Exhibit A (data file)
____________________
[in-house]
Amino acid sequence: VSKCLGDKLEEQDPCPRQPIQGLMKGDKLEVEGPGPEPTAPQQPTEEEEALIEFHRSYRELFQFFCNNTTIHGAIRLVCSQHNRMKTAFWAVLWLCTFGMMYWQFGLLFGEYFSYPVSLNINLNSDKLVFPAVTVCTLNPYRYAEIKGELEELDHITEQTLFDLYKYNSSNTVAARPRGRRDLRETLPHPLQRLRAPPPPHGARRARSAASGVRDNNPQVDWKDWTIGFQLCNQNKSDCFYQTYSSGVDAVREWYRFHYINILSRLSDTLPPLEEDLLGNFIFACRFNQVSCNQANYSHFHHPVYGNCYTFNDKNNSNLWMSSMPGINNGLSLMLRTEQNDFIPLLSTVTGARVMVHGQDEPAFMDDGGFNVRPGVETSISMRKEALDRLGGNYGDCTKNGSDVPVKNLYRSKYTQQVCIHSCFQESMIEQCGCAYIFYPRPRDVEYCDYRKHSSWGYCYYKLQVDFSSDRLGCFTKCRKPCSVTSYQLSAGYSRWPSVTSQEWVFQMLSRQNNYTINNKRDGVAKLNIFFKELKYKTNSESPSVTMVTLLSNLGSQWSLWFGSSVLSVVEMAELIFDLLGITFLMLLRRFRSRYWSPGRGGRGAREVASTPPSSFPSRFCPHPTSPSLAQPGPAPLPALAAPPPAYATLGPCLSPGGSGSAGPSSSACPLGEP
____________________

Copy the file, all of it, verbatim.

[in-house]
Amino acid sequence: VSKCLGDKLEEQDPCPRQPIQGLMKGDKLEVEGPGPEPTAPQQPTEEEEALIEFHRSYRELFQFFCNNTTIHGAIRLVCSQHNRMKTAFWAVLWLCTFGMMYWQFGLLFGEYFSYPVSLNINLNSDKLVFPAVTVCTLNPYRYAEIKGELEELDHITEQTLFDLYKYNSSNTVAARPRGRRDLRETLPHPLQRLRAPPPPHGARRARSAASGVRDNNPQVDWKDWTIGFQLCNQNKSDCFYQTYSSGVDAVREWYRFHYINILSRLSDTLPPLEEDLLGNFIFACRFNQVSCNQANYSHFHHPVYGNCYTFNDKNNSNLWMSSMPGINNGLSLMLRTEQNDFIPLLSTVTGARVMVHGQDEPAFMDDGGFNVRPGVETSISMRKEALDRLGGNYGDCTKNGSDVPVKNLYRSKYTQQVCIHSCFQESMIEQCGCAYIFYPRPRDVEYCDYRKHSSWGYCYYKLQVDFSSDRLGCFTKCRKPCSVTSYQLSAGYSRWPSVTSQEWVFQMLSRQNNYTINNKRDGVAKLNIFFKELKYKTNSESPSVTMVTLLSNLGSQWSLWFGSSVLSVVEMAELIFDLLGITFLMLLRRFRSRYWSPGRGGRGAREVASTPPSSFPSRFCPHPTSPSLAQPGPAPLPALAAPPPAYATLGPCLSPGGSGSAGPSSSACPLGEP